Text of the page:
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Friday, 16 December 2016

Government to scrap 'bureaucratic nightmare' of Deprivation of Liberty Safeguard coroner inquests

The Government are to scrap 'bureaucratic nightmare' of Deprivation of Liberty Safeguard coroner inquests it has been announced.

Maybe I’m too close to this topic, and maybe I am wrong in my belief but I find that I am slightly skeptical of a recent decision to scrap Deprivation of Liberty Safeguard coroner inquests.

Coroners will no longer be required to carry out inquests for anyone who dies while under Deprivation of Liberty Safeguards (DoLS), under an amendment to the Policing and Crime Bill.

The Government has ruled that a person who dies while subject to a DoLS order will no longer be considered to have died in ‘state detention’ and, as such, will not be subject to an automatic coroner inquest if they die of natural causes.

Whilst we understand that families might not want to suffer all the heartache of a Coroner's Inquest into a long and extended wait for the cases to be heard and outcomes to be determined, this decision worries me when families do have concerns about the level of care prior to their loved one’s death, and whether justice might no longer to seen to be done. 

Crossbench peer Baroness Finlay of Llandaff, who strongly campaigned for the amendment, said she was “delighted” and that “it will save a great deal of distress to the bereaved. When someone subject to DoLS dies of natural causes and the death was expected, an inquest will no longer be required.”

Professor Martin Green, chief executive of Care England, added: “Care homes need to be a place of safety, but our members have reported uniformed police officers attending care homes under their legal duties to investigate a death of a resident making it a crime scene even when the death was expected.”

But sometimes, Care Homes are not a place of safety, and this could open up to the mistreatment of the amendment.

Sometimes closure of death of a loved one only comes in the knowledge that fears were justified and death was not inevitable had the right care been given at the right time. Despite the time, it takes, (and this is the one of the major concerns with the Coroners' Court and even the Coroner's themselves). It goes a little toward redressing all the unheard concerns expressed during the last days, weeks or months of their loved one’s care.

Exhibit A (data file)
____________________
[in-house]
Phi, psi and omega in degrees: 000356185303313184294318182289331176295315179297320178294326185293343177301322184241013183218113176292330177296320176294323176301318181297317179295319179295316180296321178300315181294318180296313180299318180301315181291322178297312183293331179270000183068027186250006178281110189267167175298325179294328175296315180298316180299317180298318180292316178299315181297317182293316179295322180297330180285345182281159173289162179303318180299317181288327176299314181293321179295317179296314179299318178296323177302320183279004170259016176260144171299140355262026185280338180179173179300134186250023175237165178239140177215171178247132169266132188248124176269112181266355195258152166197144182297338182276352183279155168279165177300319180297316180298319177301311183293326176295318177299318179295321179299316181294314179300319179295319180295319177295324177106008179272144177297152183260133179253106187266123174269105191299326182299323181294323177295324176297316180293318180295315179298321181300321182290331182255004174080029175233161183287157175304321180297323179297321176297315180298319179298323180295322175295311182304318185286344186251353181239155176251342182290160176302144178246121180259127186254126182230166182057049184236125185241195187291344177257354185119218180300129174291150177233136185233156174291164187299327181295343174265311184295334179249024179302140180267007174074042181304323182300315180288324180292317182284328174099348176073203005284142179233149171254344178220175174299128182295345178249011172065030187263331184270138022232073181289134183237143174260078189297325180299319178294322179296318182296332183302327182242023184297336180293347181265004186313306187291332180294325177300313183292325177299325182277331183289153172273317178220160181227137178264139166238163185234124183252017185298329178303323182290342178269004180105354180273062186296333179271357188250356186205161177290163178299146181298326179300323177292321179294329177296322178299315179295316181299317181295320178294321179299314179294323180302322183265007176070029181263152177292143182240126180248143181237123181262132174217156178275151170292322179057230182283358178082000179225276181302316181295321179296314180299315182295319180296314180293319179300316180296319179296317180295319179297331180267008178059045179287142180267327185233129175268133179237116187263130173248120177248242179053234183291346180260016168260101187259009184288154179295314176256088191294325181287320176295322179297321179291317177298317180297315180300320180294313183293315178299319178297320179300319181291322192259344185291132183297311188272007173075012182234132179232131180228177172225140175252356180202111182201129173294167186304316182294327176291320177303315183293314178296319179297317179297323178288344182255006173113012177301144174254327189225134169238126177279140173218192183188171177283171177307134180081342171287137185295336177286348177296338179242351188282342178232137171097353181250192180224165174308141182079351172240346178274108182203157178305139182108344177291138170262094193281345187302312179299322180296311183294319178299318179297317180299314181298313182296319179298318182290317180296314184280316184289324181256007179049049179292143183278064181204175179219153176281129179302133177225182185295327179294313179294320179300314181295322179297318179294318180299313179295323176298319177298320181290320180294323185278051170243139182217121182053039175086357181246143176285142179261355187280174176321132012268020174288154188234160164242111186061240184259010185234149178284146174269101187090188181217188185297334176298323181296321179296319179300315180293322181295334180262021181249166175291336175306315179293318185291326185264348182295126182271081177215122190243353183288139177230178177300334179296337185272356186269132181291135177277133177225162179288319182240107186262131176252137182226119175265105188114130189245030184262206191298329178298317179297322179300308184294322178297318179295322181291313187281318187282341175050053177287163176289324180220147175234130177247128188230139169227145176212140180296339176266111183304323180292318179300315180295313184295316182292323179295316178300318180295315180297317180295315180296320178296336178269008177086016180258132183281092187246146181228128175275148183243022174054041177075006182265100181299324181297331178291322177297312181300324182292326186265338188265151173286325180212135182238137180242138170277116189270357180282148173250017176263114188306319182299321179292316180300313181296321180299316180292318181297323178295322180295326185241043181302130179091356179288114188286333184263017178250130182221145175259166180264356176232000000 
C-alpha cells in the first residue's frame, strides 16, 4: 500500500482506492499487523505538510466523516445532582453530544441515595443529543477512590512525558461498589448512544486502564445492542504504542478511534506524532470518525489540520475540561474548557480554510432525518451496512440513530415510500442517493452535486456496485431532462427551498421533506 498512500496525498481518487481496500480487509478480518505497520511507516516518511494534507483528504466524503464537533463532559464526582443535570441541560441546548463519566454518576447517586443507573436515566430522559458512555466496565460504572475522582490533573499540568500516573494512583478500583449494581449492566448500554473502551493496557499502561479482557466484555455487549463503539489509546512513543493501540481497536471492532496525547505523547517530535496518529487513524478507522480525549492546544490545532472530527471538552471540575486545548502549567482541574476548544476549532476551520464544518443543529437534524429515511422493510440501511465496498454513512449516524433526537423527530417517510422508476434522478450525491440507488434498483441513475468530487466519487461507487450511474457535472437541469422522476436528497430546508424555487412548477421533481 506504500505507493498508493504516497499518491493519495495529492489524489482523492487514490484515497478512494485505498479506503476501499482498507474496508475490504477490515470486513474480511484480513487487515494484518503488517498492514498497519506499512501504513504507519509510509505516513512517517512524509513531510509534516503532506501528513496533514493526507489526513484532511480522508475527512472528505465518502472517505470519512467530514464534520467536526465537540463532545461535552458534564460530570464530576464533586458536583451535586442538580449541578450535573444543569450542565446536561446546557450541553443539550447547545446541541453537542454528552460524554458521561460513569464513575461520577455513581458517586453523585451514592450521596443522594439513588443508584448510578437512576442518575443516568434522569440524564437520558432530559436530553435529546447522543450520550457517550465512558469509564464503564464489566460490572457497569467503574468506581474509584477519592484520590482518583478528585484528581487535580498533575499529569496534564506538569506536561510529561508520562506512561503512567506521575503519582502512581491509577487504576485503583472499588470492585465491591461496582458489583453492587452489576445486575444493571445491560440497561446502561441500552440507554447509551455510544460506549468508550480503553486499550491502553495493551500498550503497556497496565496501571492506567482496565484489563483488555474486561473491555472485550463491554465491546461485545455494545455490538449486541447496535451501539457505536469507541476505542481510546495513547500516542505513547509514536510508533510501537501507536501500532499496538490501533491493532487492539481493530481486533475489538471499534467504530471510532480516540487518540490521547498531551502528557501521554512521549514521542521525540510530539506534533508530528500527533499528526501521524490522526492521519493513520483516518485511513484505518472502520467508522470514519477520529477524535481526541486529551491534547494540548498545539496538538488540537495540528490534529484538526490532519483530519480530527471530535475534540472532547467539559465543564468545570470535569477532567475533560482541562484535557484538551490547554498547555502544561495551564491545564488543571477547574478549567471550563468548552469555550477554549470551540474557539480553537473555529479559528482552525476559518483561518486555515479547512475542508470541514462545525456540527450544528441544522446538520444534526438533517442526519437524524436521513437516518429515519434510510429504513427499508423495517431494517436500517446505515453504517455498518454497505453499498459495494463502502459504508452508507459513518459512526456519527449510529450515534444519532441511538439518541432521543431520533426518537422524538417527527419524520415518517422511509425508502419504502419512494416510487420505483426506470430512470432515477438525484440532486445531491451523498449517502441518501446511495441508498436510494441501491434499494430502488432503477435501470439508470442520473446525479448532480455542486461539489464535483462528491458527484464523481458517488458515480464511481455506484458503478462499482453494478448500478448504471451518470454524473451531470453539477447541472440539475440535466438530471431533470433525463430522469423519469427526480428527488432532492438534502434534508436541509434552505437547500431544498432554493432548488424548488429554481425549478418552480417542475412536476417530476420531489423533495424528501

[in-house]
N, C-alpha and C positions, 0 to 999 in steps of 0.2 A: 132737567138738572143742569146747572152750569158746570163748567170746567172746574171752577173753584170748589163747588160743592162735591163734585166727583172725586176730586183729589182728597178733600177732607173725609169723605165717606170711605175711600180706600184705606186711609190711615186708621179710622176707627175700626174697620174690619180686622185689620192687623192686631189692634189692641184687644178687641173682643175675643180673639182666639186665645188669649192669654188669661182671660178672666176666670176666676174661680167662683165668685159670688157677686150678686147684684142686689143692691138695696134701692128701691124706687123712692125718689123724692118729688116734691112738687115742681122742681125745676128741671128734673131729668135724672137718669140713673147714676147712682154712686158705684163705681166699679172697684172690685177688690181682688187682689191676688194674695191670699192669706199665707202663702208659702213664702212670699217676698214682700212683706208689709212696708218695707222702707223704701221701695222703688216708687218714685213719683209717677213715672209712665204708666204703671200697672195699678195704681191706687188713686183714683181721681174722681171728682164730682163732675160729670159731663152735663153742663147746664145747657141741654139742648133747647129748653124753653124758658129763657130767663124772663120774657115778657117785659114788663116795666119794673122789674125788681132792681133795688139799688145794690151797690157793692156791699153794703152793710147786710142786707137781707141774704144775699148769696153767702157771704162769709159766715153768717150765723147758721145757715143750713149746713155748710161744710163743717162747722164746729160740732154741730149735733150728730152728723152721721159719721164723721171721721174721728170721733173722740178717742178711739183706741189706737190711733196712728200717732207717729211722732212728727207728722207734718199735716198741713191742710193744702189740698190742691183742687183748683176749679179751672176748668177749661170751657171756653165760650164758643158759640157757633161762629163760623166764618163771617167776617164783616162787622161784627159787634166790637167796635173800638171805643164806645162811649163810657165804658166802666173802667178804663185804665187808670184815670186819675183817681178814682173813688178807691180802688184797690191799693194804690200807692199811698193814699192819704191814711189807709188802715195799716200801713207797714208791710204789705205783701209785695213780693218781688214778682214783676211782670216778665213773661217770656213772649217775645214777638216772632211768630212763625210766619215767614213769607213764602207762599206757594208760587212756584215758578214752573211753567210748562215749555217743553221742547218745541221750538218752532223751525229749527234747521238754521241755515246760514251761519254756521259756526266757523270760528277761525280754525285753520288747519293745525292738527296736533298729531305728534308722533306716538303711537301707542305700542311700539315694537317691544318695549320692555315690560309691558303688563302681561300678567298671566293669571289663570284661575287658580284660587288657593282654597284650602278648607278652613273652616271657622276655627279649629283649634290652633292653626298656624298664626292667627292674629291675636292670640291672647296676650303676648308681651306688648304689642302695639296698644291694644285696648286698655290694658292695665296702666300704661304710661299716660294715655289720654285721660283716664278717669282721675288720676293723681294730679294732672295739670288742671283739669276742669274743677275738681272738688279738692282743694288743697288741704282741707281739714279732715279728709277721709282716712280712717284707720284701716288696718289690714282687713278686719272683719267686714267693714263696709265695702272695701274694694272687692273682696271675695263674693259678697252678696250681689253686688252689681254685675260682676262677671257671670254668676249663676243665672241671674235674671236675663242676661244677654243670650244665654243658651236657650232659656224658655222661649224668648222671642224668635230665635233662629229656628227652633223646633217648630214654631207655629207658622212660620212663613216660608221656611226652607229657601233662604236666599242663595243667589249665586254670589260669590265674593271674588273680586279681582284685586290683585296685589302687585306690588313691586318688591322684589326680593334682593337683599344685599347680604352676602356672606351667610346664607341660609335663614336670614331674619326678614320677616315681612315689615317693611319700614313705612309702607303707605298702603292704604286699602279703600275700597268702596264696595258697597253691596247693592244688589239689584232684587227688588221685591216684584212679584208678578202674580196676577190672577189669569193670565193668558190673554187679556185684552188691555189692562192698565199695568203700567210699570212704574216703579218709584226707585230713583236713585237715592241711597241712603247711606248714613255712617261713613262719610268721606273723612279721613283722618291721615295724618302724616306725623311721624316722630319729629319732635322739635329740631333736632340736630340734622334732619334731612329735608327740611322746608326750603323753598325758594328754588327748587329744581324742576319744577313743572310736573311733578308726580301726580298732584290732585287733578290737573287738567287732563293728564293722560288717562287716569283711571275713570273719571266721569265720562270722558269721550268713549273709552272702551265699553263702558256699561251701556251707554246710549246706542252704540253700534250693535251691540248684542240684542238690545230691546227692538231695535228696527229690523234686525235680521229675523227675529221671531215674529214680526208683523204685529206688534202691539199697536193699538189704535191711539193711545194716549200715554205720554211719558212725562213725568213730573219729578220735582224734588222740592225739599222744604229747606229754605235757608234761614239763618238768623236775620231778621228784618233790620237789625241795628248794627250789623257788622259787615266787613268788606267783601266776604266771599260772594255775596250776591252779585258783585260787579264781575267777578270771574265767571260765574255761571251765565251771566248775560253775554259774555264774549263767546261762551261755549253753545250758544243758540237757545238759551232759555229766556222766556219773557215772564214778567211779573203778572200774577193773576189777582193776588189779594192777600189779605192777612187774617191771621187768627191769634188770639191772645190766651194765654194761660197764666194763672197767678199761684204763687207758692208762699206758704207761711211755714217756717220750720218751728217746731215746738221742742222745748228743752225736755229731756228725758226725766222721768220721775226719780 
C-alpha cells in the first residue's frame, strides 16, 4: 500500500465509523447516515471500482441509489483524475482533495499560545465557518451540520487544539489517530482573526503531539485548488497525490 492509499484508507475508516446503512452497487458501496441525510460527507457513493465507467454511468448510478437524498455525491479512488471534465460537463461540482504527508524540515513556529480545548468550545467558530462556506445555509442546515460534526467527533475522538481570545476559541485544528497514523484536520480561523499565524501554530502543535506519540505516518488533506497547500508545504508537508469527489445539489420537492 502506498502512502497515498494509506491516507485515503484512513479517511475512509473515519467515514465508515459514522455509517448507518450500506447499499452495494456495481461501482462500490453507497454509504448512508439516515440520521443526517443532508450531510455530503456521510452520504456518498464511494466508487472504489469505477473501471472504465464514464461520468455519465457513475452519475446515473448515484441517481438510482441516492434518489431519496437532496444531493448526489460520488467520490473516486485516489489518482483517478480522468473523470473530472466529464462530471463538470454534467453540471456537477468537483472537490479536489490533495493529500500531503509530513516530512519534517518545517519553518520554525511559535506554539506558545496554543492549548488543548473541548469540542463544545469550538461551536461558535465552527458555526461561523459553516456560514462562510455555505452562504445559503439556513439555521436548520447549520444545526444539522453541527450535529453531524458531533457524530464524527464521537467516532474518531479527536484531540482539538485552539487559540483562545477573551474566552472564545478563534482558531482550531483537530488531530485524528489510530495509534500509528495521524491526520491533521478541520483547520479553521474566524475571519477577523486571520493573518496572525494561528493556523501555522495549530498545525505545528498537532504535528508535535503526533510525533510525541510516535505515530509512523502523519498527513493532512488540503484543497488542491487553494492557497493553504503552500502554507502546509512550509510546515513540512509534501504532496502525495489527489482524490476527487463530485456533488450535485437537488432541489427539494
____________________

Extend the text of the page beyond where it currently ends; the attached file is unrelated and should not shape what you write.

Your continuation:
With current documentation on DNA/CPR forms showing only 33% of people signing, or their legal Guardians' signing, and agreeing they do not wish to be resuscitated, 67% of this decision are taken by health professional without consultation with people that might have MCA or their families, if they might feel otherwise, and legally able to insist they follow the wishes of their loved ones.

With so much lack of understanding to the Mental Capacity Act and DoLS by care staff and Social Care professionals, it worries me whether this decision opens the flood gates for a blanket system of writing off the lives of our frail and vulnerable people, without having to make anyone aware people they have choice. Consent to treatment is all, and that, regardless of a person’s wish to die, there remains a duty of care.

If somebody does not consent, you cannot do things to them. If they withhold consent, and that is informed consent and they have the capacity to make that decision, it must be respected but they must still get all other care.
And it is their choices and their involvement which determine their wishes to live on or not, not assumptions taken by heath professional, that could well lead to an unnecessary and untimely death of loved ones, with no way of comfort or redress?  

Also, making the point that many of our older population already fear going into hospital because they feel they may not come out, and families of people in care homes fear their concerns about staff care is being suppressed, does it mean if admitted or suffering from only a chest infection in the care home, there might be an element of care can ignore treatment?

It would be cruel to simply write off people's lives if someone perceived them as worthless and the documentation on the form says reason for DNA/CPR Dementia Frail and Vulnerable; since now we don't need to justify decisions with a Coroners' Inquest after their deaths, particularly in care homes?

I believe that further information is need to make sure that where families are not happy when their loved ones pass unexpectedly away, there is still a good opportunity to request a full Coroner's Inquest into their deaths.

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